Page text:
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Risman, Barbara. “Gender as Structure.” In Gender Vertigo: American Fami- lies in Transition. New Haven: Yale University Press, 1998.
Shapiro, Thomas M. The Hidden Cost of Being African American: How Wealth Perpetuates Inequality. New York: Oxford University Press, 2004.
Adamson, Peter. “Child Poverty in Perspective: An Overview of Child Well- Being in Rich Countries.” UNICEF, Innocenti Report Card 7. Flor- ence: Innocenti Research Centre, 2007. https://www.unicef.org
Weber, Max. From Max Weber: Essays in Sociology by Max Weber. Edited by Hans Gerth, and C. Wright Mills. New York: Oxford University Press, 1958.
Wilkinson, Richard, and Kate Pickett. The Spirit Level: Why Greater Equality Makes Societies Stronger. London: Bloomsbury Press, 2009.
Williams, David R. “Race, Socioeconomic Status, and Health the Added Ef- fects of Racism and Discrimination.” Annals of the New York Academy of Sciences 896 (1999): 173-188.
Williams, David R. and Ruth Williams-Morris. “Racism and Mental Health: The African American experience.” Ethnicity & Health 5:3-4 (2000): 243-268.
 Reich, Aftershock.
 Hochschild, The Time Bind.
 Max Weber identified rationalization as the trend in modern society, characterized by the urge to organize human activities by specialization to enhance efficiency and to treat all activities as means to an end. Weber referred to this mode of thinking as for- mal rationality, as distinguished from substantive rationality where clusters of values shape social actions (Weber, From Max Weber). With formal rationality, we value effi- ciency and predictability resulting from the application of universal rules and criteria regardless of the particularities of the historical context or human emotional ties in- volved. Bureaucratization of the workplace, schools, hospitals and any large-scale or- ganizations in early modern world facilitated the entrenched of this mindset where in- dividual human beings are reduced to numbers. The focus on manipulating quantita- tive aspects of human existence, such as the number of accomplishments and the speed at which they are done, at the expense of the complexity and quality of human experi- ence lies at the heart of the “cult of efficiency” discussed by Hochschild.
 Hochschild, So How’s the Family?.
 McPherson, Miller, Smith-Lovin, and Brashears. “Social Isolation in America,” 353-375.
 Hetherington and Rudolph. Why Washington Won’t Work.
 Durkheim found that the more tight-knit a group is, where there are many interper- sonal ties with plentiful opportunities for members to interact with each other and where community members are strongly bound to its shared beliefs, the greater is the degree of social control exerted on its members by the group, manifested in individuals feeling compelled to conform to the group’s expectations even when it is not their per- sonal preference (see Durkheim, Suicide). Individuals would feel freer to disregard what is expected of them by the group where gatherings are infrequent and there are few opportunities for members to form personal ties and strong attachment to the group’s shared beliefs.
 I draw on Randall Collins’s theory of interaction ritual chains in this discussion (see Collins, Interaction). According to Collins’s theory, face-to-face interactions are Durk- heimian rituals that require ingredients such as the copresence of at least two people, common focus of attention, and their sharing of emotional tone. Conversations are in- teraction rituals that generate emotional energy. The stronger the focus of attention and shared emotional tone in these face-to-face conversations, the stronger is the emo- tional energy generated, experienced by the participants as emotional attachment to the group. Symbols in the interaction ritual, such as ideas shared in our conversations with copresence, focus of attention and mutual awareness of shared emotional tone, are charged with the emotional energy generated in the interaction. An idea charged with emotional energy can be invoked in subsequent conversation when people gather, the next interaction ritual in the chain, and serve as the focus of attention, resulting in more emotional energy attached to the idea, motivating participants to invoke the idea in their future interaction rituals.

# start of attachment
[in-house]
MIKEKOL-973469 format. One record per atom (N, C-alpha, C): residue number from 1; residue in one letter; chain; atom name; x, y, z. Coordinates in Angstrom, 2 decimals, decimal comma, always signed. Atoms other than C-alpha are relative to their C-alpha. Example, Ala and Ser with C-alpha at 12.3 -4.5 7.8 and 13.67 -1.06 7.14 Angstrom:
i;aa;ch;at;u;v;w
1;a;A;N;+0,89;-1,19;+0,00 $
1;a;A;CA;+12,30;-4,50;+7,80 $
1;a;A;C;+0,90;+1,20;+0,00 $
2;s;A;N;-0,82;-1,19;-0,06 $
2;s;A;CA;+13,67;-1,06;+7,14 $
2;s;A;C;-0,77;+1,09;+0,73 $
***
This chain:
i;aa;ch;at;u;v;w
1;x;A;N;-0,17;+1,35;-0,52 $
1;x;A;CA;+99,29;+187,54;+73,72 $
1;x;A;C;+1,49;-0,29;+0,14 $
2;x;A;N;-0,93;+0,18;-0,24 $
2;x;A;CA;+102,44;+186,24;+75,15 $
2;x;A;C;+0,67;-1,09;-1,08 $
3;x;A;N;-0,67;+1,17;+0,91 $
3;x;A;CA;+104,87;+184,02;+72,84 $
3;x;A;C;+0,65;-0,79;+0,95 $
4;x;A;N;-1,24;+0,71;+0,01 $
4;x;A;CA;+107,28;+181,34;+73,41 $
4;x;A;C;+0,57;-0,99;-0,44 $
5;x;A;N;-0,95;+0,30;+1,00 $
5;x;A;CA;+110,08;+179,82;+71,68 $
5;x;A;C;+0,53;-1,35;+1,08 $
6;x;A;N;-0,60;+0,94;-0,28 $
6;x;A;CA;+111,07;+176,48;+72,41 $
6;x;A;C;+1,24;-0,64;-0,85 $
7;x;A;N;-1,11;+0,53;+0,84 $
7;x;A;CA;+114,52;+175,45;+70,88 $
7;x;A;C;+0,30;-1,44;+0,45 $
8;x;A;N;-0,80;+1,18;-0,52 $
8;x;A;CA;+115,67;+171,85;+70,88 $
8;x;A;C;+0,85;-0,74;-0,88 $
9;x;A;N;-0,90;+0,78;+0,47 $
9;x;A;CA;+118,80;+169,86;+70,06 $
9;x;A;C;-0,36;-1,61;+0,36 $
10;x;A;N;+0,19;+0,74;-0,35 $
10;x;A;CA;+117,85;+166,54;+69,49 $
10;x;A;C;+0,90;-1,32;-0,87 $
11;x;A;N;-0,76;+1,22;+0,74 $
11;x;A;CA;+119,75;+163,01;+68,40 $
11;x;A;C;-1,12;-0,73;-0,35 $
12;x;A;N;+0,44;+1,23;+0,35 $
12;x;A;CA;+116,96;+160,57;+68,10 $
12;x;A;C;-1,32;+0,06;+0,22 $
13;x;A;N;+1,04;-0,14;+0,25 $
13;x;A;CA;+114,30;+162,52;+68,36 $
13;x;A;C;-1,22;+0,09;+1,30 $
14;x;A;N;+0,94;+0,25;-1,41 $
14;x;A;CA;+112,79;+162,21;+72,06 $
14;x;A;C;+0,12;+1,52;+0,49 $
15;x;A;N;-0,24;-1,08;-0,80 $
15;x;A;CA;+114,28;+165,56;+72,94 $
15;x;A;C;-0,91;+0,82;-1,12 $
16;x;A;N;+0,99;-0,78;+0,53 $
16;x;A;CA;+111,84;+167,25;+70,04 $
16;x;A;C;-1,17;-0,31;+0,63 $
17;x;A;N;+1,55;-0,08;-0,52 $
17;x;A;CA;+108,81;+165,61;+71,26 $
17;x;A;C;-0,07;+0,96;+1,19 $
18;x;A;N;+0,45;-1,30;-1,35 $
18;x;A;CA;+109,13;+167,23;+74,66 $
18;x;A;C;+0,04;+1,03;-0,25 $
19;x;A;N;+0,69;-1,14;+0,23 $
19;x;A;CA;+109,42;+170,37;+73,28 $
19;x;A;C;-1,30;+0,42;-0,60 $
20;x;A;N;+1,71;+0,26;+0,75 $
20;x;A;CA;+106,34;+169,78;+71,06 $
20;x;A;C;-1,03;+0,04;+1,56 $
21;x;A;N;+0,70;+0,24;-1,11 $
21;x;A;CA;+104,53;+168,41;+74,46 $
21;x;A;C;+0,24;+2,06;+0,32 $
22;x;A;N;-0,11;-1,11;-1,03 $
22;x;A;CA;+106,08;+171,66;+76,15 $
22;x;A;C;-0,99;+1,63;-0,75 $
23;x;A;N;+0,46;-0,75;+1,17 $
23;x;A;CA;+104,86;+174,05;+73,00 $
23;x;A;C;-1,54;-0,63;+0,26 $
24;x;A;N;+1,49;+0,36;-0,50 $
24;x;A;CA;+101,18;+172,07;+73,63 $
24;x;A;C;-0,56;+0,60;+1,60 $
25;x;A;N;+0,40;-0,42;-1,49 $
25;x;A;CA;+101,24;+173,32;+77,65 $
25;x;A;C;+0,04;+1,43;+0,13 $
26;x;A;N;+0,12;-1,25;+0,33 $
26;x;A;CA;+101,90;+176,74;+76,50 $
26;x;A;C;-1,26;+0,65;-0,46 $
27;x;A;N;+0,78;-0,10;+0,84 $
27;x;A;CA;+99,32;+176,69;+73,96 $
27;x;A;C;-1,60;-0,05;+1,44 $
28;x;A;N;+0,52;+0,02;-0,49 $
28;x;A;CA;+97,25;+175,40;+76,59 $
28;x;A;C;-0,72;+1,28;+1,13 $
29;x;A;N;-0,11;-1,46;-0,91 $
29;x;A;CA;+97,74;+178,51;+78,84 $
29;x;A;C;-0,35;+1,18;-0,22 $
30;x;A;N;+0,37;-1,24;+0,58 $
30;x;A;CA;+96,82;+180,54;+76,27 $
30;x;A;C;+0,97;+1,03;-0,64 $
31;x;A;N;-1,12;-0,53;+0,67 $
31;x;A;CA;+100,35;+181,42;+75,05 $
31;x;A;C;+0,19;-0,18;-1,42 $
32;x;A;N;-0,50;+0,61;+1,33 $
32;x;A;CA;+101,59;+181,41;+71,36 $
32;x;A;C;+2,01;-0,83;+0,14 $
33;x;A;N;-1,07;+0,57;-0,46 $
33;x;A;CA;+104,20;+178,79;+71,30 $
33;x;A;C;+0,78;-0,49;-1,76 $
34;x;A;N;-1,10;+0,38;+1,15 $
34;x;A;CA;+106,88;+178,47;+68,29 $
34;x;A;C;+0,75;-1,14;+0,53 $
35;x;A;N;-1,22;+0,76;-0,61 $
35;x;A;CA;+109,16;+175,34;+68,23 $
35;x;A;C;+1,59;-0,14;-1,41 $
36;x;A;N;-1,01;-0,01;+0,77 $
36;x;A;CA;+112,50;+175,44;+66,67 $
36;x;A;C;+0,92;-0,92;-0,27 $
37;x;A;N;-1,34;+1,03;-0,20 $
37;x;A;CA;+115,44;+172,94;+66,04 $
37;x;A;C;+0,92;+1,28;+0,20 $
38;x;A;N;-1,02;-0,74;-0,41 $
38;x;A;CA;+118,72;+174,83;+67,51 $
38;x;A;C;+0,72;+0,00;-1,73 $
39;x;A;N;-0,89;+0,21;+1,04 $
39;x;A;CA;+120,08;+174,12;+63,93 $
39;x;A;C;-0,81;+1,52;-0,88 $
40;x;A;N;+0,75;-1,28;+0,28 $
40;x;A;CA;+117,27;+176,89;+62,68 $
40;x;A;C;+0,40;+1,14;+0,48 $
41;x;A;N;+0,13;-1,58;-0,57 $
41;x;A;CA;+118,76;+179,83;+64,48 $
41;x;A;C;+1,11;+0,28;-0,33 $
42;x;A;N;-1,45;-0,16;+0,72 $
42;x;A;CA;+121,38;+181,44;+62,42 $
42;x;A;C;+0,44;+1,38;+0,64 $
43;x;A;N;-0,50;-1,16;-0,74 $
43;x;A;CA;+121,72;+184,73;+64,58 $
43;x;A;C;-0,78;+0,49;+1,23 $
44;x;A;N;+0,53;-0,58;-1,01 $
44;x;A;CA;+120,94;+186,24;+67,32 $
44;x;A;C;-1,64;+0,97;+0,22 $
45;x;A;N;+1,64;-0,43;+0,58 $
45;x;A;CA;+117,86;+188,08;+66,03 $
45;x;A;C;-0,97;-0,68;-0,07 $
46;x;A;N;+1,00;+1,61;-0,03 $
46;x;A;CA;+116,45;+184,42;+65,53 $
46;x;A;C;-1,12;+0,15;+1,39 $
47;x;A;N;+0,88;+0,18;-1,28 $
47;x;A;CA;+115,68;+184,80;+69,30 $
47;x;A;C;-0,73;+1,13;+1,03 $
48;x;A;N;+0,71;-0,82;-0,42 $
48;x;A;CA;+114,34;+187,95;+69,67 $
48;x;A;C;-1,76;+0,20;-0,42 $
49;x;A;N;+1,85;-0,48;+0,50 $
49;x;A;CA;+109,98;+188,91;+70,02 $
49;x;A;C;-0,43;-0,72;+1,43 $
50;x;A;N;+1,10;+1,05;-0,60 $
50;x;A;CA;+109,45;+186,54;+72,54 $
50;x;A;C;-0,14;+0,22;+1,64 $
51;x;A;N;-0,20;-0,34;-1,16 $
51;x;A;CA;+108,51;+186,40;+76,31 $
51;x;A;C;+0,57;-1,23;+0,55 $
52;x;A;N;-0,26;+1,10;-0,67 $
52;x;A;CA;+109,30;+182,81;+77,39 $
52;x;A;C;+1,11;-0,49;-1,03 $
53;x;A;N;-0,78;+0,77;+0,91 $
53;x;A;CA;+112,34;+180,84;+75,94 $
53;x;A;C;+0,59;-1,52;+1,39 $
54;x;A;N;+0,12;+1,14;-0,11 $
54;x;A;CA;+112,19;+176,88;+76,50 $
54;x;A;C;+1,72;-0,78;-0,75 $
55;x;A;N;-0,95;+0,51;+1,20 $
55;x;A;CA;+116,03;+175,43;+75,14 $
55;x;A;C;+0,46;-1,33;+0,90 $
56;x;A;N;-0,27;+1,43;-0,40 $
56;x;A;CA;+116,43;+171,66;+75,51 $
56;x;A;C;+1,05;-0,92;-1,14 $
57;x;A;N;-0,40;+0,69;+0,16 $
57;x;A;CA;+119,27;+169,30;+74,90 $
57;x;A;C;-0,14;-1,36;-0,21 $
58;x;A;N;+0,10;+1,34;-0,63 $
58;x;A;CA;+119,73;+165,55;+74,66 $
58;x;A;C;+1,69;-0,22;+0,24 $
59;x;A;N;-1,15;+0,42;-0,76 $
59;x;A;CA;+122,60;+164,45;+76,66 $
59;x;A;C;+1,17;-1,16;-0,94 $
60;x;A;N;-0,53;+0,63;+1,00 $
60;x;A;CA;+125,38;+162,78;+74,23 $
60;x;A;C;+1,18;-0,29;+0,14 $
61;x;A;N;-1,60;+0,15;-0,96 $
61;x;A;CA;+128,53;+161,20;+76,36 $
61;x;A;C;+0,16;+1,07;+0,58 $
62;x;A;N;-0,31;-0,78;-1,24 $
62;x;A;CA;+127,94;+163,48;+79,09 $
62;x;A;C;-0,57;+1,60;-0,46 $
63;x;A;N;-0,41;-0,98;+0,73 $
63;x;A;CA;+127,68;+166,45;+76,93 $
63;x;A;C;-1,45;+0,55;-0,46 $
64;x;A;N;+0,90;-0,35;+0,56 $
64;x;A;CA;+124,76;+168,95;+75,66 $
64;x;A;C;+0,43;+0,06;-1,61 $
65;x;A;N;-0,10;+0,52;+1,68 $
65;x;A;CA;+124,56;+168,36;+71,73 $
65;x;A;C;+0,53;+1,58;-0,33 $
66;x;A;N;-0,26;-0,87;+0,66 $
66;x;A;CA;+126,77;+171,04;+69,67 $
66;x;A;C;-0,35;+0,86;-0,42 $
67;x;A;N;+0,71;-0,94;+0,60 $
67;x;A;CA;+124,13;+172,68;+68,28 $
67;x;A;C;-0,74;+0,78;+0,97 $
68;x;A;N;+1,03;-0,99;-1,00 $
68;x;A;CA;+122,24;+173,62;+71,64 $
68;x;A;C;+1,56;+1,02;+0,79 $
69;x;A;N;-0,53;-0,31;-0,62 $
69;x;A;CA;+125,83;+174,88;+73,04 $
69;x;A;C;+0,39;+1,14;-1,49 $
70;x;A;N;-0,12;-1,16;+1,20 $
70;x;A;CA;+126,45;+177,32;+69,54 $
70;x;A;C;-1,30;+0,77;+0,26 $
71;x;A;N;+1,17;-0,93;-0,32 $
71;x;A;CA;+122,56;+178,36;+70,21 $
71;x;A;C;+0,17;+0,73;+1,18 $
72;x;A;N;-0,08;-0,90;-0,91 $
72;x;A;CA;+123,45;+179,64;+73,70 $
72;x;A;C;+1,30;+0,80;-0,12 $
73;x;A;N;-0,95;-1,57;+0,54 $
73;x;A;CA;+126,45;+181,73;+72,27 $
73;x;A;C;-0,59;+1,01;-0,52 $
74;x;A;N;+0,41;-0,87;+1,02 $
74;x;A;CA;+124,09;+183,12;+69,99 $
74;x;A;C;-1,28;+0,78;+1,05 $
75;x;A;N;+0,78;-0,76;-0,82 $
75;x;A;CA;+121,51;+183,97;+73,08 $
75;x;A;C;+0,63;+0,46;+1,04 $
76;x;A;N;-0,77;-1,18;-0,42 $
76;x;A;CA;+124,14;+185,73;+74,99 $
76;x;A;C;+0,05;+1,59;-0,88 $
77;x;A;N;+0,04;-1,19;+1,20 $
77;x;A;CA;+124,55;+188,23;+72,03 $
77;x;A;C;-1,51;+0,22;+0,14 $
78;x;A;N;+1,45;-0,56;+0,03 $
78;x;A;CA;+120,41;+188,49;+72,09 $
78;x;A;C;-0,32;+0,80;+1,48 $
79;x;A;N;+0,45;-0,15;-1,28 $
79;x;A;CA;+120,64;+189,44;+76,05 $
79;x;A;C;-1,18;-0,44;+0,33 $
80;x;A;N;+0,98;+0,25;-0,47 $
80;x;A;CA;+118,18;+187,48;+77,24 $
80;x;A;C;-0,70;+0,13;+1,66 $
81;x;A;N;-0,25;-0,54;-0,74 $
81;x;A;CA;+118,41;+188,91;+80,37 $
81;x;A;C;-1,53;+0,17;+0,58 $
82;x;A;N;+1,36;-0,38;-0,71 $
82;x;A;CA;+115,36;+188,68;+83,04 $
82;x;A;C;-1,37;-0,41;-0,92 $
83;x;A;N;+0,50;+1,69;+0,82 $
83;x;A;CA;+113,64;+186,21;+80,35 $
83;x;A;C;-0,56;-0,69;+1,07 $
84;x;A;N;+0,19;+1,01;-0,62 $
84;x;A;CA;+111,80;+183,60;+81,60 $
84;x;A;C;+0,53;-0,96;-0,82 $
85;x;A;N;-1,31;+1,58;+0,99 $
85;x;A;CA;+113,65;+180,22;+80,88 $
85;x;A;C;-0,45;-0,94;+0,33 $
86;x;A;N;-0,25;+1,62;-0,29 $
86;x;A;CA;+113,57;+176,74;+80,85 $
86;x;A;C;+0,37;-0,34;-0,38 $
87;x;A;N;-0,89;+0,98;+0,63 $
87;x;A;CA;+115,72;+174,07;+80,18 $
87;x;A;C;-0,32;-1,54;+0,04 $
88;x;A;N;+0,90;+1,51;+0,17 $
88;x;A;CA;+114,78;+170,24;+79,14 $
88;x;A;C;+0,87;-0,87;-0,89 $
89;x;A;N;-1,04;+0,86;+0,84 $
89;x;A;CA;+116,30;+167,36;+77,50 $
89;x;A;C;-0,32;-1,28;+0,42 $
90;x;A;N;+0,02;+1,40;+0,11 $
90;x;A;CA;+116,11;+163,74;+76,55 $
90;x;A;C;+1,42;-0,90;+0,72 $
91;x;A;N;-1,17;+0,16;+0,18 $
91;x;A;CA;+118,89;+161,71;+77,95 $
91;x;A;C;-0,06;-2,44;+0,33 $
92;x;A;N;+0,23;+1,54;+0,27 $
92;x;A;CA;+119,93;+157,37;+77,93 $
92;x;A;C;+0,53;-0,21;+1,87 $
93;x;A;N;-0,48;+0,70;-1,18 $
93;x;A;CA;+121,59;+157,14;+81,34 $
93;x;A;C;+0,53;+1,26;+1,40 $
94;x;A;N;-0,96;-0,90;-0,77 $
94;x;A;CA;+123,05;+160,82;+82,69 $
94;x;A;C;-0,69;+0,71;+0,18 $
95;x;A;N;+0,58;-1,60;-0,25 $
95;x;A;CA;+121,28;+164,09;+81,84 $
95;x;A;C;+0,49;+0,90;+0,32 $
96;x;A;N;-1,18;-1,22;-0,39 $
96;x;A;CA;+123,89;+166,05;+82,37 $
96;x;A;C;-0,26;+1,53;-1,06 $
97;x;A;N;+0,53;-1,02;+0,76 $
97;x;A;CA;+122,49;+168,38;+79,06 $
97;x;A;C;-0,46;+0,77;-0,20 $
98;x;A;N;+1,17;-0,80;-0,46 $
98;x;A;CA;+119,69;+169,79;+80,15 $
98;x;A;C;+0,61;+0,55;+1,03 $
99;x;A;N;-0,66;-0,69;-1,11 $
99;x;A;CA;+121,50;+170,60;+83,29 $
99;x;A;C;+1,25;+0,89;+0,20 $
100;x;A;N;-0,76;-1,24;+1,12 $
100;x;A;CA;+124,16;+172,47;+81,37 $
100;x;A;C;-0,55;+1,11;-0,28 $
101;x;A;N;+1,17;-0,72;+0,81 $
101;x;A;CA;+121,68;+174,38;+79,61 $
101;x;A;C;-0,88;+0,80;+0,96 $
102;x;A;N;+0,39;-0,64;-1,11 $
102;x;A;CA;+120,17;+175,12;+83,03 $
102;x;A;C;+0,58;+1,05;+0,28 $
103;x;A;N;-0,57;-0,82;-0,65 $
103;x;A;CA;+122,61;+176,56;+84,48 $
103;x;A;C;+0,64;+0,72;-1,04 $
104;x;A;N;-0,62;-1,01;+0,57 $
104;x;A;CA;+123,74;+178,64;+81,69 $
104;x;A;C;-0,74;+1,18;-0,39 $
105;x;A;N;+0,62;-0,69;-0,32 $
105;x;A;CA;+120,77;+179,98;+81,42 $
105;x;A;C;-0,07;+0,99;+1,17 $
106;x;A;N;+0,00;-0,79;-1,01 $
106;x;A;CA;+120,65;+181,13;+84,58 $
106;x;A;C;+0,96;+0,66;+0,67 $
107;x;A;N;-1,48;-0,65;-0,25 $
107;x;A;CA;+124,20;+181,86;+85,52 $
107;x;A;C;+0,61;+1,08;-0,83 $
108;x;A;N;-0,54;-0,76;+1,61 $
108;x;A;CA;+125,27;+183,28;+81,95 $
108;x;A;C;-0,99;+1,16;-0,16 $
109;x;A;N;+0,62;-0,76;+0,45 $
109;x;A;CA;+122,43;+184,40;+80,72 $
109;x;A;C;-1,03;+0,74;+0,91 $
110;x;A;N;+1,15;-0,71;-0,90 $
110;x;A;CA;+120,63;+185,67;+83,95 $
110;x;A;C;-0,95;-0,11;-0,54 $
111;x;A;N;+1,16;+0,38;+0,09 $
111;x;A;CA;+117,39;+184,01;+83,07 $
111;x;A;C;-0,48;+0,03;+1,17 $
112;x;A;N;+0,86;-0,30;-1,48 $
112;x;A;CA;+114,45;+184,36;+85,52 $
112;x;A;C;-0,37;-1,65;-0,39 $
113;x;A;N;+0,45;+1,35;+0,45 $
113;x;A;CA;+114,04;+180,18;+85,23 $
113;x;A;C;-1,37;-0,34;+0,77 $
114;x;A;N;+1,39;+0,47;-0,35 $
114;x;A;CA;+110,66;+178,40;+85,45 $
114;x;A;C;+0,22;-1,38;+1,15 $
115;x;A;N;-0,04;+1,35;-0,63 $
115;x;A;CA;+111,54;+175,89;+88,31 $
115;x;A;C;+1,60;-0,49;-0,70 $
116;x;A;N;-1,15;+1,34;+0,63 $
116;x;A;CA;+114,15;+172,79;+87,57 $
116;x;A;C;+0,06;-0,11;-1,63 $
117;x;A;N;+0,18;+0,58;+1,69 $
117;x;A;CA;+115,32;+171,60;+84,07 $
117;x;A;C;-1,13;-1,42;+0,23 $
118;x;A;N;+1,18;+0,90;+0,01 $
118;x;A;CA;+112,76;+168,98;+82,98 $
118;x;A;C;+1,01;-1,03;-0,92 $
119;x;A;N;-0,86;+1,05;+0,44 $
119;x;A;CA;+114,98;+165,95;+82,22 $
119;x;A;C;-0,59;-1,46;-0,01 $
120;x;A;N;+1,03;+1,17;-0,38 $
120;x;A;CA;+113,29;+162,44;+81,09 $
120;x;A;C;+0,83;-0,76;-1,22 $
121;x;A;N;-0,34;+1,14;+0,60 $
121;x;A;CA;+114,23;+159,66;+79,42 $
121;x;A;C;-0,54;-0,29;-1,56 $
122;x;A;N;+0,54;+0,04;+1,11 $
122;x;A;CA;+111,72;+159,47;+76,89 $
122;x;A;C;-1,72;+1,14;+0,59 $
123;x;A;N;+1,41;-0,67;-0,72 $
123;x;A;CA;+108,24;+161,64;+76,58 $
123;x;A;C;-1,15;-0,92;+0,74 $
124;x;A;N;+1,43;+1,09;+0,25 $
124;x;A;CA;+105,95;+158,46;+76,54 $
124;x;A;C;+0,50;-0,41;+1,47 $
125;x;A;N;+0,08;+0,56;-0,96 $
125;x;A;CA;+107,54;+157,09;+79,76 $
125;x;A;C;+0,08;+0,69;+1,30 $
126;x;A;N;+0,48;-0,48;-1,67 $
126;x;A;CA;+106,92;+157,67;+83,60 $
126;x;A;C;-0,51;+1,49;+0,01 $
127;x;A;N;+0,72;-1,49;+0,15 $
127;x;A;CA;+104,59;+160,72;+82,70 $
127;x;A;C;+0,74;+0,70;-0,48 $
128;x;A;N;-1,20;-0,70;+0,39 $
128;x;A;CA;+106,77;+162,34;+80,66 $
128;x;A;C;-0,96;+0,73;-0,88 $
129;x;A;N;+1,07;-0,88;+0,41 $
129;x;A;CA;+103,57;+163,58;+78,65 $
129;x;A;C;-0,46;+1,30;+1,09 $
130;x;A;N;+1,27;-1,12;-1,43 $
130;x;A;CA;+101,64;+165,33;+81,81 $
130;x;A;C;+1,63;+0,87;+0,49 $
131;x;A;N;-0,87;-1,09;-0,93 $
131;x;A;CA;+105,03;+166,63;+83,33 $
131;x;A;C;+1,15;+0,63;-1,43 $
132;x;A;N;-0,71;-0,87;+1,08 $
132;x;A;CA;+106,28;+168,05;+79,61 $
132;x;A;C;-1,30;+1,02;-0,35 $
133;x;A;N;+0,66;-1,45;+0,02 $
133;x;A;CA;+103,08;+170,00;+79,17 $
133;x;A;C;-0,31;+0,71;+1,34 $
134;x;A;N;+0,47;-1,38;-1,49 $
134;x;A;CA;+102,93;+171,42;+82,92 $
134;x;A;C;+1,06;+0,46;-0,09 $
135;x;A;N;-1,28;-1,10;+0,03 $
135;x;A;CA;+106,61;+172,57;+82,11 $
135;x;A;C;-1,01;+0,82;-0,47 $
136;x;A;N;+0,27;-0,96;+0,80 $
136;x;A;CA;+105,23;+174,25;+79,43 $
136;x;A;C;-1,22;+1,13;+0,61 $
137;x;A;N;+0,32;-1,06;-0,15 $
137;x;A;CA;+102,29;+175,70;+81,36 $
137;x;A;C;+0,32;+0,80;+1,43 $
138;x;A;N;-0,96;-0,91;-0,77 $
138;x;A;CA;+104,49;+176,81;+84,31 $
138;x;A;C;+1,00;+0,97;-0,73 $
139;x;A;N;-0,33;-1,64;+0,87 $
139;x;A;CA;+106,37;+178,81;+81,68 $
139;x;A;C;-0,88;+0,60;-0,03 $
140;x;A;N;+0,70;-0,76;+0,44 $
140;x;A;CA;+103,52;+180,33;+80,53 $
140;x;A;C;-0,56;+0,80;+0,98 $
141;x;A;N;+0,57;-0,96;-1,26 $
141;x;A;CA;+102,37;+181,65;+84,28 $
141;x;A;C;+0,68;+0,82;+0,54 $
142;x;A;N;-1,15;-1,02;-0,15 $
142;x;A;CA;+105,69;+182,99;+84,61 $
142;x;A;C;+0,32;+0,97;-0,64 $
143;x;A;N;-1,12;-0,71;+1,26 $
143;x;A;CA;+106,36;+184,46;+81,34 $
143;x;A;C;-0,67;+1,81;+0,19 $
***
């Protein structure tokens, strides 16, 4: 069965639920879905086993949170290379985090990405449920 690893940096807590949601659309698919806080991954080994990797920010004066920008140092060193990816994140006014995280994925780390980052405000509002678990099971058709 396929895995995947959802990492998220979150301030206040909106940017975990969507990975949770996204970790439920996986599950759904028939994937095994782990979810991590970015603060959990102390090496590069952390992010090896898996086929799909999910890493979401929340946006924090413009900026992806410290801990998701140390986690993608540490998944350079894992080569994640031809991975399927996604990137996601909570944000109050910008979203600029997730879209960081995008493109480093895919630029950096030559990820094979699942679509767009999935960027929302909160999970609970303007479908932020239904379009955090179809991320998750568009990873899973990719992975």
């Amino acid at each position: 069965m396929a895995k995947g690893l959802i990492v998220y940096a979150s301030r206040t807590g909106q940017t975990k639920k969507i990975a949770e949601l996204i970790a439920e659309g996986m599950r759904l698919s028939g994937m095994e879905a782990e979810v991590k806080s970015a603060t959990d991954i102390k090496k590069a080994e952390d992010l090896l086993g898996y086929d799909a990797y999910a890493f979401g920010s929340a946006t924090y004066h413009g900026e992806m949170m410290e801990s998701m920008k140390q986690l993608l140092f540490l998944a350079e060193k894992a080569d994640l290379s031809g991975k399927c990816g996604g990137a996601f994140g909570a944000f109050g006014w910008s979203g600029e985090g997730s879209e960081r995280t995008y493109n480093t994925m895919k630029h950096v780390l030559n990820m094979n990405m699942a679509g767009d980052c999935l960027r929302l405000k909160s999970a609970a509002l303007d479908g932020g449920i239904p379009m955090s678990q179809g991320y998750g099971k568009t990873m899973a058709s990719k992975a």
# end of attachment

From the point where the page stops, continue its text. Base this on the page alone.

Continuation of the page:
Centola, How Behaviour Spreads.
 See Risman, “Gender as Structure.” Risman explains that “doing gender” reinforces the belief that male and female are essentially different by enacting the traits and be- haviours based on one’s assigned sex category. For instance, female athletes wearing makeup and working women performing all the housework and childcare, reinforces the idea that certain tasks are inherently “women’s work” and there are inherently feminine traits that all women are expected to exhibit. The belief that men and women are essentially different, rather than understanding that gender difference is socially constructed, is used to justify male dominance and perpetuate gender inequality. In a patriarchal structure, what is associated with the female is devalued. Levanon et al il- lustrated this dynamic by showing how the pay of a job category went down when more women entered the previously male-dominated profession and how the opposite happened when men began to dominate a previously female-dominated field such as computer programming. See Levanon, England, and Allison, “Occupational Feminiza- tion and Pay.”
 I focus on the concept of “doing gender” here to illustrate the role played by concep- tual understanding of structural forces in cultivating clear awareness of the situation as a Chan practitioner. There are processes besides “doing gender” at work in maintaining the structural of gender inequality that will need to be elaborated in a different paper.
 Adamson, “Child Poverty in Perspective; Wilkinson, and Pickett. The Spirit Level.
 Herbert Blumer argued that social structure is maintained by repeated actions as the result of people defining the situation in the same way (Blumer, Symbolic Interactionism). Definition of situation, however, is fluid and the meaning of various components of a situation can always be reinterpreted. Meaning of the situation is attributed through social interactions to which participants can bring aspects of their self. Hence, in the- ory, when everyone stops believing in the established definition of the situation and acting accordingly, the social structure ceases to exist. This is really a sociological artic- ulation of how each social situation is the coming together of changing causes and con- ditions or dependent origination.
 Shapiro, Hidden Cost.
 Williams, “Race, Socioeconomic Status, and Health,” 173-188.
 Williams and Williams-Morris, Racism and Mental Health, 243-268.
 Bullard, Dumping in Dixie.
 Desmond, and Emirbayer, “What is Racial Domination?,” 335-355.
 Desmond, and Emirbayer, “What is Racial Domination?,” 335-355.
 If not, that would be knowledge we need to develop through reading and studying re- search on income and wealth disparity between racial groups.
 The exercise of political power can be seen in the renewed effort to disenfranchise African Americans using the notion of voter fraud that cannot be substantiated with evidence. Connecting news report of these issues to the conceptual understanding of racial domination is part of the practice of cultivating clear awareness.
 Desmond, and Emirbayer, “What is Racial Domination?,” 345.
 Desmond, and Emirbayer, “What is Racial Domination?,” 345.